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Chart Of The Day

09.28.14

Ryan Mason:

“So it seems that the theory behind trickle-down economics has been empirically refuted: its impact has been overwhelmingly trickle-up. It is also quite clear by now that huge tax cuts do not remotely pay for themselves – and the recent experience in Kansas only adds a final coda to this. And yet the GOP shows absolutely no sign of absorbing these facts, or having anything to say about the dangerous political instability of huge social and economic inequality and crippling debt that are their consequence.”

The GOP is more of a religion than a reality-based political party. It’s one thing to adhere to dogma when it comes to things that cannot be disproven, like what happens after you die, but it’s quite another when there are decades (or more) of empirical data supporting concepts like trickle-down economics doesn’t work at all, or evolution is real, or tax cuts don’t pay for themselves, or climate change is real and greatly influenced by humans. No surprise then that many Evangelicals are also Republican. Both require blind faith in the face of contradictory evidence.

Originally posted on The Dish:

Income Distribution

Drum flags the above one – and it is truly staggering:

The precise numbers (from Piketty and Saez) can always be argued with, but the basic trend is hard to deny. After the end of each recession, the well-off have pocketed an ever greater share of the income growth from the subsequent expansion. Unsurprisingly, there’s an especially big bump after 1975, but this is basically a secular trend that’s been showing a steady rise toward nosebleed territory for more than half a century. Welcome to the 21st century.

Jordan Weissmann chimes in:

Through mid-century, when times were good economically, most of the benefits trickled down to the bottom 90 percent of households. Then came the Reagan era and actual trickle-down economics. Suddenly, the benefits started sticking with the rich. Since 2001, the top 10 percent have enjoyed virtually all of the gains.

This isn’t a totally new story. But…

View original 180 more words

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Obama’s Wealth Redistribution-Based Fiscal Policy: Rob From Poor to Give to Rich

02.13.11

Already looking ahead to 2012′s fiscal budget, President Obama is proposing a major cut to heating subsidies for the poor to help aid them against rising energy costs.

This is just infuriating. It’s hard to argue against the fact that our country is further becoming a plutocracy when the top one percent of earners control nearly 34 percent of our nation’s wealth and when even the Democrats cut programs that help the poor while continuing to extend tax breaks to the one group of Americans who were hit the softest by the economic recession.

I still don’t get how anyone can swallow the rhetoric that the rich needed a tax break while we have a surging debt and deficit in the trillions. Sure, everyone would love to pay less in taxes; but it was passed off as if it would be un-American to do otherwise under the guise that if you give more money to the rich, they in turn create new jobs for everyone else. It’s a wonderful thought that many of the rich love to taut, but there is plenty of evidence to the contrary.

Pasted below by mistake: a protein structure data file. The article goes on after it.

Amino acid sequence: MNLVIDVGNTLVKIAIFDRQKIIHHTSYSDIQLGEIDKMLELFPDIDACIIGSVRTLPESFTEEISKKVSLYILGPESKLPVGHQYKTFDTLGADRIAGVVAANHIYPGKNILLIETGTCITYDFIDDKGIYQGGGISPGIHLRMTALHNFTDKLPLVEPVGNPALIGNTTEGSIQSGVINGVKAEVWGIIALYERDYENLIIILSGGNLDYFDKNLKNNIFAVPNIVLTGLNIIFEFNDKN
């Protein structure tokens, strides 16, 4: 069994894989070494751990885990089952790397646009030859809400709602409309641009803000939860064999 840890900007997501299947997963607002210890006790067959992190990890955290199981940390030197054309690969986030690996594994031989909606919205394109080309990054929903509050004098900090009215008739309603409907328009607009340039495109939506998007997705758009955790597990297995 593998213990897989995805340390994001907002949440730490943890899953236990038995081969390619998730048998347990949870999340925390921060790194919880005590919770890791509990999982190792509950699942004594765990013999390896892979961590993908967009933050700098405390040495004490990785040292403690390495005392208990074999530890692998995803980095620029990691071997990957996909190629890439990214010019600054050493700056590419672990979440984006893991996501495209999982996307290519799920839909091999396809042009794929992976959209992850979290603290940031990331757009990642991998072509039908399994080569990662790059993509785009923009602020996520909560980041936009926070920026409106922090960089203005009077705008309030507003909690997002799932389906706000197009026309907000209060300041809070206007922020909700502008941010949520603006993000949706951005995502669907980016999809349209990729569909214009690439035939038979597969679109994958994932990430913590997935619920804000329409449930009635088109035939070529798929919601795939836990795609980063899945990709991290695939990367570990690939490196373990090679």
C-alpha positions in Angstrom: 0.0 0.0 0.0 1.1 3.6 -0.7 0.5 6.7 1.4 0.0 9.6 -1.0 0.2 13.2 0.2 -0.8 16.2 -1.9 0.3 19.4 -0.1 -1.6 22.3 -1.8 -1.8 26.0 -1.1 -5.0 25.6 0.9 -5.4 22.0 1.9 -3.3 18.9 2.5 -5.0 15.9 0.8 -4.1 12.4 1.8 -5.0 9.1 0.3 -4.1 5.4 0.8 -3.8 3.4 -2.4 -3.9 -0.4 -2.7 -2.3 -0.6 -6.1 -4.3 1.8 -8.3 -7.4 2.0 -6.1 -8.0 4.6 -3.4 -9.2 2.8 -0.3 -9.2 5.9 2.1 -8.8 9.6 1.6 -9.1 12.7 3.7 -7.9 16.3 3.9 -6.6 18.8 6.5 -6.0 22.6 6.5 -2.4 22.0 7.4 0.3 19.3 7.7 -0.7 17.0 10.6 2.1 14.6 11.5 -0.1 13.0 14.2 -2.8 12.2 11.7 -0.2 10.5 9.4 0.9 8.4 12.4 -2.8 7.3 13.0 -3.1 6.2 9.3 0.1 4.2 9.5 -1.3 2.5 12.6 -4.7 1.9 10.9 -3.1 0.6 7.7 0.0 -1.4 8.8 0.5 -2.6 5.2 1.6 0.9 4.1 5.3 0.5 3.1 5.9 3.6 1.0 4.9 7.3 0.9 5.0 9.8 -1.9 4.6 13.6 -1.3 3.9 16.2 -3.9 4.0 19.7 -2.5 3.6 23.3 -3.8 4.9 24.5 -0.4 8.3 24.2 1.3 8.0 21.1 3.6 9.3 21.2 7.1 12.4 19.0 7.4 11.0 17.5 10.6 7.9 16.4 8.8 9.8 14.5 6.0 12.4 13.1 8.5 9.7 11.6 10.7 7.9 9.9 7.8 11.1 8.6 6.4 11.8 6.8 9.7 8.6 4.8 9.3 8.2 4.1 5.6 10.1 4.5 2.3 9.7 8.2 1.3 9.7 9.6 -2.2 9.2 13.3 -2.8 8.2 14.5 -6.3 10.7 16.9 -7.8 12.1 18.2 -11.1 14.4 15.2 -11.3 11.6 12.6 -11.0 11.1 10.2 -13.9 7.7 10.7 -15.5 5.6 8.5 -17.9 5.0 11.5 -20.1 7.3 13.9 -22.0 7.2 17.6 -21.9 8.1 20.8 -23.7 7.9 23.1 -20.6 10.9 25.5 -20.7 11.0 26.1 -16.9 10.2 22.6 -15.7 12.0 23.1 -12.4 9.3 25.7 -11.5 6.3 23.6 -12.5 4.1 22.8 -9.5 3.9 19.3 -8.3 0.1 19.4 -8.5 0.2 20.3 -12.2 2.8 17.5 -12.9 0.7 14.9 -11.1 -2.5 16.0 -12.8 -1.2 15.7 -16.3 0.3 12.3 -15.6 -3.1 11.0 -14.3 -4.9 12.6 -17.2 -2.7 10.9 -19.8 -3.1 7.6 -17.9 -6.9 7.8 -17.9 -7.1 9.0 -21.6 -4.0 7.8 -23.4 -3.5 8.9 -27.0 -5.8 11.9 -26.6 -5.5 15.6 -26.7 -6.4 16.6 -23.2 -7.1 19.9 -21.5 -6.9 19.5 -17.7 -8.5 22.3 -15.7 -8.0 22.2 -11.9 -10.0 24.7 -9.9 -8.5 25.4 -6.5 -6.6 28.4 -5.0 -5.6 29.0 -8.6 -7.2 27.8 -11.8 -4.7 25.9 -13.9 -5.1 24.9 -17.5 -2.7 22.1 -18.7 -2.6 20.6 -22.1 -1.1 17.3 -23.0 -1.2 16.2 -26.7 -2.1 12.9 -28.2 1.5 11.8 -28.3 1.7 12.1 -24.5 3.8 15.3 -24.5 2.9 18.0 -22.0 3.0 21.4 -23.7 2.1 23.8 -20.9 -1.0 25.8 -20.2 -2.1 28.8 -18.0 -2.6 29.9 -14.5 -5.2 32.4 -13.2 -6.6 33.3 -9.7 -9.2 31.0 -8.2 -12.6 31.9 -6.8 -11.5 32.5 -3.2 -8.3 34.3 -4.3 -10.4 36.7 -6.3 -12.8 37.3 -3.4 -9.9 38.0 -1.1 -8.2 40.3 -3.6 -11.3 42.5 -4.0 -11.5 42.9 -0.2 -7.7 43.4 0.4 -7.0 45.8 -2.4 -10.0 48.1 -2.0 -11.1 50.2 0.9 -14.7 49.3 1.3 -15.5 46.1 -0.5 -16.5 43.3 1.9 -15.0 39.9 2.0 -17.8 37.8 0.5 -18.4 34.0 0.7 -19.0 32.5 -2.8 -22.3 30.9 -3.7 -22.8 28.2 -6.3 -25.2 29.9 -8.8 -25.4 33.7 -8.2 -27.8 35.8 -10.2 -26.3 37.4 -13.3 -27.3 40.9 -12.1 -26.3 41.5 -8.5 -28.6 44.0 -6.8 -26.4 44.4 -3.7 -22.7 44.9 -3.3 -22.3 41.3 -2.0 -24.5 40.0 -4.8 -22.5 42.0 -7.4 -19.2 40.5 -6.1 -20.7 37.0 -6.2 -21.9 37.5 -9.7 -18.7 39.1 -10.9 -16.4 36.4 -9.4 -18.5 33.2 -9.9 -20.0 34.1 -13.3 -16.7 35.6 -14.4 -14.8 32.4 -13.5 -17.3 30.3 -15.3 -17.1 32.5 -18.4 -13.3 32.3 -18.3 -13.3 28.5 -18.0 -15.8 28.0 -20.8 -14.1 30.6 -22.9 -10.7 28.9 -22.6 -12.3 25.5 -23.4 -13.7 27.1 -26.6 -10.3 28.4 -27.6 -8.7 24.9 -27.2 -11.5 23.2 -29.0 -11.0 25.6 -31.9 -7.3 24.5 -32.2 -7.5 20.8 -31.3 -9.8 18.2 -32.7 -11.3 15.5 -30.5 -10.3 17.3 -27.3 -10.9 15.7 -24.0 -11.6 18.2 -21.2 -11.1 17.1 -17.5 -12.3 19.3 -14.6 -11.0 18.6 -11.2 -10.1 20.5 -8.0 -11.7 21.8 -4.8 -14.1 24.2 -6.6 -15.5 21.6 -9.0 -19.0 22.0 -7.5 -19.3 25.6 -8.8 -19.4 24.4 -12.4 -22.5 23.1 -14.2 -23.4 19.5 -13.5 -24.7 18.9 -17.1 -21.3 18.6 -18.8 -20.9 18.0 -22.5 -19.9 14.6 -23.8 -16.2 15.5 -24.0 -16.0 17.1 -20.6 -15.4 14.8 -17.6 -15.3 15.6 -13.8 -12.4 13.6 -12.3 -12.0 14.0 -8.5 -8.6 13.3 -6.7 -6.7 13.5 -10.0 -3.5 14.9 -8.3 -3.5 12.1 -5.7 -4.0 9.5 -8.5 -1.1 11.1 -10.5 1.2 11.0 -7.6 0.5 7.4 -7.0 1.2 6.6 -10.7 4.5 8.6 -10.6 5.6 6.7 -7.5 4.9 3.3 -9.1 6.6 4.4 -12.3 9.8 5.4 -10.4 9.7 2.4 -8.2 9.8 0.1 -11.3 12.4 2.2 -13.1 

And now here we are.

Why isn’t it un-American to let families freeze in the winter because they have to choose between food and heat? Why are both parties so quick to throw the poor under the bus while ensuring that the rich keep even more of their money? Is $2.5 billion – which amounts to merely 0.21 percent of this year’s federal deficit – going to make us more fiscally solvent to the point that it’s worth affecting millions of lower-income families? And that’s more important for our economy – and our people – than raising taxes on the richest two percent of Americans by under five percent?

While the Obama Administration points out that these cuts reduce the budget back to 2008 levels; which sounds respectable and all but with average gas prices higher for the month of February 2011 than they were in February of 2008, energy costs are on their way up while unemployment stays above nine percent. Not a great climate to justify cutting assistance for rising energy prices.

I’m sure there are also plenty of other costs that will be added to our bottom line by cutting this $2.5 billion. The added stress on families coupled with either going without heat or going without food for some who simply cannot afford both could add to health care costs as the toll on their bodies makes them more susceptible to illness or injury. And with less assistance for their necessities (which just goes to the energy companies anyway, not directly out into the backbone of our economy that is supposedly built by small business) that’s less money going into the economy for local businesses and vendors. I’m sure that’s always the case when people have less assistance; however, it’s worth looking at to determine just how financially prudent this cut is when it only affects poor Americans in the midst of a deep recession that disproportionately affects poor Americans.

Not to say that the rich always have to foot the bill for all things. Don’t misunderstand this as me being in favor of taxing the rich every time the rest of the population wants something. This is about fairness. And when the rich enjoy billions of dollars in tax relief while basic necessities like providing adequate heat are taken away from the poor, that’s wrong. That’s un-American.

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Why Cutting Public Funding for PBS Harms Poor Americans More than Rich

02.12.11

In an effort to cut our national deficit, House Republicans are introducing legislation to cut even more spending, this time focusing on totally ending funding for NPR and PBS.

Just for those keeping track at home, our national deficit this year is roughly $1.17 trillion. The Corporation for Public Broadcasting’s budget is $420 million, making it roughly .036 percent of this year’s shortfall.